Norman Wampler doesn’t have any real concerns. He lives on Oak Street which backs up to the corner of the Pines. How many individual buildings are there? Ms. Holdeman answered five. Mr. Wampler asked how many units are in each building. Ms. Holdeman answered two. Mr. Wampler asked if they intend to sell each individual building. Ms. Holdeman replied they don’t intend to sell them but they would like the option to do so. Now an investor would have to buy it as a duplex. If they get it zoned single family they could sell them individually if they want to. Mr. Wampler asked if there will be new construction. Ms. Holdeman said no.
Connie Griffin clarified they do not have to rezone the property.
Terry Baker entertained a motion to approve the Pines subdivision final plat. Dan Swafford so moved. Pat Wesolowski seconded. Roll Call Vote: Terry Baker – yes; Russ Ryle – yes; Dan Swafford – yes; Pat Wesolowski – yes and Sandra Hash - yes. Motion carried 5-0.
Comprehensive Plan Town of Ellettsville, Indiana
Russ Ryle has been in communication with Terry Baker and the rest of the Plan Commission members drafting possible revisions to the Comprehensive Plan. They had a grand list of points but they were in no specific order. So, he listed them in three categories: (A) Items that prove critical to the continued existence of the Town; (B) Items critical to the Town providing expected services to the citizens; and (C) Items critical to preserving the character of the Town.
A. Items that prove critical to the continued existence of the Town
1. A tax basis adequate to fund Town operations and services.
2. Intergovernmental coordination with county, state and federal bodies whose laws and regulation supersede Town codes.
Comment: Anything the Town does is below the authority of the federal government, state and county. Ms. Brown said it will depend on the situation. Certainly the Town’s code is going to be superseded by federal or state bodies. The Town still has home rule.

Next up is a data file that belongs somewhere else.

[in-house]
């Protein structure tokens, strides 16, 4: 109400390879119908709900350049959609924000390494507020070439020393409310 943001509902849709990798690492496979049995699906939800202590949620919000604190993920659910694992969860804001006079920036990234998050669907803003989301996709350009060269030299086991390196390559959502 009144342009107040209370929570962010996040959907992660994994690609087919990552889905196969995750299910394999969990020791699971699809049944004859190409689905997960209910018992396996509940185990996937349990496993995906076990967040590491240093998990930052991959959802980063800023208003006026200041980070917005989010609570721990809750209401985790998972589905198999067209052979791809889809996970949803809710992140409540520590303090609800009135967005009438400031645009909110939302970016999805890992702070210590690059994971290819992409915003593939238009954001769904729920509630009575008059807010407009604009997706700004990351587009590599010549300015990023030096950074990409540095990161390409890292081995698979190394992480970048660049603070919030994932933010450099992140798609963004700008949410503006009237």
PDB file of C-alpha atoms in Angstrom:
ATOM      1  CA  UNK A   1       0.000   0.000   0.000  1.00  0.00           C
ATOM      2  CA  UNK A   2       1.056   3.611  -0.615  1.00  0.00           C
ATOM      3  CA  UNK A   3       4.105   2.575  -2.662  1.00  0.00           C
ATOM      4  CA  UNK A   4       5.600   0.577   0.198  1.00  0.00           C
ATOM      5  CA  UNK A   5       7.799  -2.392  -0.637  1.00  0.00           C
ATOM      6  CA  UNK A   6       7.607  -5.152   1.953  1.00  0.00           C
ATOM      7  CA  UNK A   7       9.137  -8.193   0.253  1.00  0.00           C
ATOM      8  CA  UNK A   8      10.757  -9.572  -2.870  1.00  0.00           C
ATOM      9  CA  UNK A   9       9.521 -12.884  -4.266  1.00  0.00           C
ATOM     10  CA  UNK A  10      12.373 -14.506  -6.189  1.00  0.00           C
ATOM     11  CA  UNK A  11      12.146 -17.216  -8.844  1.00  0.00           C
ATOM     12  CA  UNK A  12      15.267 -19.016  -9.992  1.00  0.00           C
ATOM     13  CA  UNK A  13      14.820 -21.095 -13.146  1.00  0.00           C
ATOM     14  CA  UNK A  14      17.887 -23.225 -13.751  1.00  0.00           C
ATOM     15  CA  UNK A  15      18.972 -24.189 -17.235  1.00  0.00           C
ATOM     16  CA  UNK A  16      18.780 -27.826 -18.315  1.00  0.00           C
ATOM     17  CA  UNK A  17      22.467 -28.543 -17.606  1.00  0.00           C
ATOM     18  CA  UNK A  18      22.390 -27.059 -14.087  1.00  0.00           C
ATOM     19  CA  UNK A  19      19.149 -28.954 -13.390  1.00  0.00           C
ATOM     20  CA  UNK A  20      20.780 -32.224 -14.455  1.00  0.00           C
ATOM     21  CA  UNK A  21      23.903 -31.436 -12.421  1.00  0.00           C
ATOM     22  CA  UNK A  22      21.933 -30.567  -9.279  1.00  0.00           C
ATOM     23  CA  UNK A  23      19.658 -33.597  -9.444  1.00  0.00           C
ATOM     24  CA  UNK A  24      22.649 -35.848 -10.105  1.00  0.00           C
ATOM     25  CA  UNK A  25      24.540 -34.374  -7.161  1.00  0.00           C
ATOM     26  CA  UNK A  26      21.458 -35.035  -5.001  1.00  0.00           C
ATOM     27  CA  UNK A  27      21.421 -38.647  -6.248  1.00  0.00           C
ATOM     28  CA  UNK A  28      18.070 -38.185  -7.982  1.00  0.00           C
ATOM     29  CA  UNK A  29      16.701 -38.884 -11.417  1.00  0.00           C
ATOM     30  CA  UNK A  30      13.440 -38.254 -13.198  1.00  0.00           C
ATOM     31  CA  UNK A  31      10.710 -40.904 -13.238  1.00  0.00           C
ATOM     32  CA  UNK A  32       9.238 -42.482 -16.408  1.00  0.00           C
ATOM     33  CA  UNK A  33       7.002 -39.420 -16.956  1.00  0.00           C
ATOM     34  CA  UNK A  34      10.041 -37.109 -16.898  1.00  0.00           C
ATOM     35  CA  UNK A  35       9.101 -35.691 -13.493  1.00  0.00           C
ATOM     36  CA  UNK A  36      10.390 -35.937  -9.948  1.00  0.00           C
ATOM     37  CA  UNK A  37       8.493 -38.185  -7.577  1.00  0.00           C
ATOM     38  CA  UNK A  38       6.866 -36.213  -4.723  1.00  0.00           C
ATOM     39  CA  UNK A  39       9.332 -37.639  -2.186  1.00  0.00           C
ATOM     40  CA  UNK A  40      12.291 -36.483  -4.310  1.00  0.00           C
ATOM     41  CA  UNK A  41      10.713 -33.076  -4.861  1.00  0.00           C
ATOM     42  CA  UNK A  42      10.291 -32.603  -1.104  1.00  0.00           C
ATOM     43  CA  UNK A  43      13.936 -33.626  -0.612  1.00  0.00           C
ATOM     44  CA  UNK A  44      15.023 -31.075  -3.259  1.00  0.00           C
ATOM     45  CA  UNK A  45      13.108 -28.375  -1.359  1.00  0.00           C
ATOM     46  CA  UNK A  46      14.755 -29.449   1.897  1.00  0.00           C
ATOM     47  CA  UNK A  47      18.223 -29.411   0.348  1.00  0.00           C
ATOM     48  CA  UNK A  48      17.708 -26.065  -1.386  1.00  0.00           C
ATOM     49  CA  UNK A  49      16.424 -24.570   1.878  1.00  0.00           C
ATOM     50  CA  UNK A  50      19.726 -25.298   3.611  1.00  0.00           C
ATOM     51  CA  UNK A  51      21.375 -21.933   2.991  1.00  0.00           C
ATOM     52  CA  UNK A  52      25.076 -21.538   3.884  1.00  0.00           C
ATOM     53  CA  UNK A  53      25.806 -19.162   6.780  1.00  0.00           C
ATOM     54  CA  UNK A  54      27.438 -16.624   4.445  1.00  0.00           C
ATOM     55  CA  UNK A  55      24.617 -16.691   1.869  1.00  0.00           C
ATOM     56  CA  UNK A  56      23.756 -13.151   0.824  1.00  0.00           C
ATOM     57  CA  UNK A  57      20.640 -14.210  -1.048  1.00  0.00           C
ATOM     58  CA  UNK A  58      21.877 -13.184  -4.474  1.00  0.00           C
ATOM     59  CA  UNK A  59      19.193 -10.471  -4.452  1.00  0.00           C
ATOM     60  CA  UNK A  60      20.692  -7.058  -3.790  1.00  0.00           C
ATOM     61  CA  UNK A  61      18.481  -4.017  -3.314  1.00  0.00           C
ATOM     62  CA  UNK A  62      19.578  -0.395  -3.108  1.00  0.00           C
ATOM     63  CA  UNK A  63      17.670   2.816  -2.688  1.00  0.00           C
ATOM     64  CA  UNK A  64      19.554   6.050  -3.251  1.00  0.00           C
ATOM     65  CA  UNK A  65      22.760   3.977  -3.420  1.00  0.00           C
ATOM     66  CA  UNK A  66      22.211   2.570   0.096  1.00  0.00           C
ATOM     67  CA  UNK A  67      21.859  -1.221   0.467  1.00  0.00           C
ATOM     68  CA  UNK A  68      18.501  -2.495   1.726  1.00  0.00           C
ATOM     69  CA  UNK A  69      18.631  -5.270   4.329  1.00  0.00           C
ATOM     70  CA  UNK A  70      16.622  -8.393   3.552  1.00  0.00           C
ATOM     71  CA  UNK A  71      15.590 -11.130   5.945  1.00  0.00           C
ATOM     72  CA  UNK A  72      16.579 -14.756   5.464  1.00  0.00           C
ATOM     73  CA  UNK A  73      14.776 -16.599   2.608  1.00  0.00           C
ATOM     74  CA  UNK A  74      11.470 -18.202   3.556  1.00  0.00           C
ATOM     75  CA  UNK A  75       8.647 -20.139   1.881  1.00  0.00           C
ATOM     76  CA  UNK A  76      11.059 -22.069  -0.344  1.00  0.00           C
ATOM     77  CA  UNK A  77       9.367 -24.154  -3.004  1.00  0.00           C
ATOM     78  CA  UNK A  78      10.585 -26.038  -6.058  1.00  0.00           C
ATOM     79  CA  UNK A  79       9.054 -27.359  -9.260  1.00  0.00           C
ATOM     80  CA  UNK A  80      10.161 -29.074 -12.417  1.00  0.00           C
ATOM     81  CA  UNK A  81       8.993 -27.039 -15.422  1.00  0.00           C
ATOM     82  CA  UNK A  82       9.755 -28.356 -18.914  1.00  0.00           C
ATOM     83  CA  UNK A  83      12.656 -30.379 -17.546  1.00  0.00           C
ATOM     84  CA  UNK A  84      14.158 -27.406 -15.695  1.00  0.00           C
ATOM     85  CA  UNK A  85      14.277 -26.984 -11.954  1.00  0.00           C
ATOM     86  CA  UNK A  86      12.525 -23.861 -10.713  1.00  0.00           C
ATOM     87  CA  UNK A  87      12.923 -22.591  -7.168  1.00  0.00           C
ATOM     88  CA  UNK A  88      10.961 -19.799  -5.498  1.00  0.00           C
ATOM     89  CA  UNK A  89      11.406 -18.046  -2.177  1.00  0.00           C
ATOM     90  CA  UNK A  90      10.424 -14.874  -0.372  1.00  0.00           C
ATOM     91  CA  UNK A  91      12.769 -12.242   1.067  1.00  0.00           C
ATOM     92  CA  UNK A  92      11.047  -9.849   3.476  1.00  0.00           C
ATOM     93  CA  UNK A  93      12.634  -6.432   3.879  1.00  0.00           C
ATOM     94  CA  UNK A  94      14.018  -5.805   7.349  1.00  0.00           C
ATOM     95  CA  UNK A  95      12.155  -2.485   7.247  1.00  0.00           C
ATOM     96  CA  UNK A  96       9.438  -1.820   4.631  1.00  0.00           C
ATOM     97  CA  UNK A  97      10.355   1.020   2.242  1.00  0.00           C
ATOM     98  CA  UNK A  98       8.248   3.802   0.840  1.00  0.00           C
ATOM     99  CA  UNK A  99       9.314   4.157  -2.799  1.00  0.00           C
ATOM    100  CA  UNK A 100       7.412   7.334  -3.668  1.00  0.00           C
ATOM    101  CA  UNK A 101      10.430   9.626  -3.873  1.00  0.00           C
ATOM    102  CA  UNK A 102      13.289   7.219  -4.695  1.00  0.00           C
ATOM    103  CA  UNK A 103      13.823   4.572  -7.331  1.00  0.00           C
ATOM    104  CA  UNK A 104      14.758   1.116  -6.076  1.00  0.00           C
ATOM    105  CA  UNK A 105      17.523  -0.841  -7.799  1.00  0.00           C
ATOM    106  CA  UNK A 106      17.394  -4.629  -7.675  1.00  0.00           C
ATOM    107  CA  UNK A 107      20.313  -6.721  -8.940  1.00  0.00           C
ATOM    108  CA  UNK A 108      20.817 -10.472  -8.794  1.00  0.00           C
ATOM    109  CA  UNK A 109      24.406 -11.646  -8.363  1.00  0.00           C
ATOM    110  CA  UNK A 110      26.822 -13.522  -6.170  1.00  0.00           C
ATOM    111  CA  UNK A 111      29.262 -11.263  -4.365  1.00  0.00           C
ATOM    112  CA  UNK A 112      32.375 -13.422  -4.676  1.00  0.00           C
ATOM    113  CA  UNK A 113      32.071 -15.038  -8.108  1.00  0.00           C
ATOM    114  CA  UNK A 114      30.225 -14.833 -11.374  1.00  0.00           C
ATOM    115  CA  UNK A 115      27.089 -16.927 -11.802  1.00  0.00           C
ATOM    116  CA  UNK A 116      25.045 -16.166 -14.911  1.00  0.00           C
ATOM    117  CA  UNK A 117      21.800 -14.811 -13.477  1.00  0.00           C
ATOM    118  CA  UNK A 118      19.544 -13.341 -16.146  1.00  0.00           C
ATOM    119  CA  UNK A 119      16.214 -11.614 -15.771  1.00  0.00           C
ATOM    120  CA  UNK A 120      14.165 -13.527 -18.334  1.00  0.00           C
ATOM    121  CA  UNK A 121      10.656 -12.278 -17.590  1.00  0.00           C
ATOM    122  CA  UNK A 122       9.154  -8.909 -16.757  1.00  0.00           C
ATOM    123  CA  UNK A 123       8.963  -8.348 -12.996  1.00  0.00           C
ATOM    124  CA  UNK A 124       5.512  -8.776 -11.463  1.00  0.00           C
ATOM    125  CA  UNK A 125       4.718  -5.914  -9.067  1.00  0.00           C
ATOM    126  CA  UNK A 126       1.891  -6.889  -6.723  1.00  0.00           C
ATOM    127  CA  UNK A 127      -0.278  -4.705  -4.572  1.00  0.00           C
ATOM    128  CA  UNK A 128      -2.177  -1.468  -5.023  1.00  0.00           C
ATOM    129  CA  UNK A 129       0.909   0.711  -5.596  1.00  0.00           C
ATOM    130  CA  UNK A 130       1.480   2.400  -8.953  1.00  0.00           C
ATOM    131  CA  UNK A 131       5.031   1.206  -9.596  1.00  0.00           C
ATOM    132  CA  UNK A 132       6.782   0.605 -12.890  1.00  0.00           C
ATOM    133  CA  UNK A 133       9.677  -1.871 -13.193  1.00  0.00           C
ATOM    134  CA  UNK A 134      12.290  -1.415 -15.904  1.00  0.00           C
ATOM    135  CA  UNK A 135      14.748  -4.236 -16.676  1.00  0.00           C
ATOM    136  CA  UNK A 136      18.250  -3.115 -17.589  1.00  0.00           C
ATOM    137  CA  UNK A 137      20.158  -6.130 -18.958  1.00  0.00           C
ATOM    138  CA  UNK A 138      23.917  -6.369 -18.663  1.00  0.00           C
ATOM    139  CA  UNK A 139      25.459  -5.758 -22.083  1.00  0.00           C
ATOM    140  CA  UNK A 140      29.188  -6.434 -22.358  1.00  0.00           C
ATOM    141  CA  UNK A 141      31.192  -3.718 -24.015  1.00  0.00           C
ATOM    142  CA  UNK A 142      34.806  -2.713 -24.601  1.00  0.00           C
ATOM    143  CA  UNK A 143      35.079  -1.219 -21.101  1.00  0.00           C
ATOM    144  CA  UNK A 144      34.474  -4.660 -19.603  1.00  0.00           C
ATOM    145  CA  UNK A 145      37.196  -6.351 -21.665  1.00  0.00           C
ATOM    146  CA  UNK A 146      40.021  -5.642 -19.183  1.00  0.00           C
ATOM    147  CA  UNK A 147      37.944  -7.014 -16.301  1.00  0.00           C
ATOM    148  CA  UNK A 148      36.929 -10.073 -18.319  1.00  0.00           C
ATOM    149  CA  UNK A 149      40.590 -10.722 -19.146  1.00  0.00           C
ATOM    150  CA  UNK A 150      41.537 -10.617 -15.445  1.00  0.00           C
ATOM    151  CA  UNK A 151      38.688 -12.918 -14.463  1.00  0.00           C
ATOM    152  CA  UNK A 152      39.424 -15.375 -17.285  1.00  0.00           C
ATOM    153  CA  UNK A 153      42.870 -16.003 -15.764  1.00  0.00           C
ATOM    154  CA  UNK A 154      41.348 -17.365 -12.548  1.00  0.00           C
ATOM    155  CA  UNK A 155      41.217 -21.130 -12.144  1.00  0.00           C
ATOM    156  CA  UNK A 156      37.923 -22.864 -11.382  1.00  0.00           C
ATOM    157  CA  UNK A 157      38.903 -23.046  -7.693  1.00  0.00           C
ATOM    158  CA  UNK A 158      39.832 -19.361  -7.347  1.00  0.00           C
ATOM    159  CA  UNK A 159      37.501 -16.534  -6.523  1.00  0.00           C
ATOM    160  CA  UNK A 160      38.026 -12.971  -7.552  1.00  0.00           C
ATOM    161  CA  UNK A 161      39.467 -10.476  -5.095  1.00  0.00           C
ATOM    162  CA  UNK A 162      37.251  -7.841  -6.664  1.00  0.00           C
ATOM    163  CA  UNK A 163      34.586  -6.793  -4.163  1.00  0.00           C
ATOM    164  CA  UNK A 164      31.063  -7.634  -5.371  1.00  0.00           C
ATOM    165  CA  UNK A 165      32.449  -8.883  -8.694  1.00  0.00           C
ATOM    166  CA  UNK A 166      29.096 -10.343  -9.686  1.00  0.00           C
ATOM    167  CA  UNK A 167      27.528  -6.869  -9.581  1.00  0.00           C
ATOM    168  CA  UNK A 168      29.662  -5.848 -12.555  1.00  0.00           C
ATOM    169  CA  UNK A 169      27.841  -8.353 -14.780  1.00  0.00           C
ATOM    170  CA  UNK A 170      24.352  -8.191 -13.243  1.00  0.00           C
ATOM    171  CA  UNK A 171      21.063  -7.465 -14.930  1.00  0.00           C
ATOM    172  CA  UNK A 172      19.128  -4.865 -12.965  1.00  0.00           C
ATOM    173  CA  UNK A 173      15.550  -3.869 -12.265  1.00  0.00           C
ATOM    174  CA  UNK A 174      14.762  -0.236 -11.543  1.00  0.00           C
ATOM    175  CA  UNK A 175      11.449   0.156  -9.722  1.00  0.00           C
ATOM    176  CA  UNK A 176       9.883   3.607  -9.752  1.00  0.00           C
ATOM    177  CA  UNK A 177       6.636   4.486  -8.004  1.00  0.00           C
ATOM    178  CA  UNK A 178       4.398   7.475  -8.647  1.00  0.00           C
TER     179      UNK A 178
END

3. Continually updating plans for the future needs of our Town.
Comment: The needs of the Town has changed over its 175+ years and will continue to change.
4. A quality school system identified with our Town.
Comment: Two things statewide and nationwide seem to make Towns stay on the map versus Towns who will fade away over time. They have an independent school system and a community identity around the school system.
5. A Town post office identifying our Town as a viable community.
Comment: They hear comments such as where does Bloomington end and Ellettsville begin? The obvious visual limits of the Town will be constantly changing. Beginning at Walnut and Arlington Road and driving through Ellettsville, there is no really point where you can say you’re out of Bloomington and in to Ellettsville. The Town has to maintain an identity as to Ellettsville. The post office point is from a business standpoint. If a town is going to have its own recognizable economic community and center it needs to have a zip code. If there is a major change to any of the above mentioned items they would have a hard time saying Ellettsville can continue to exist as a Town.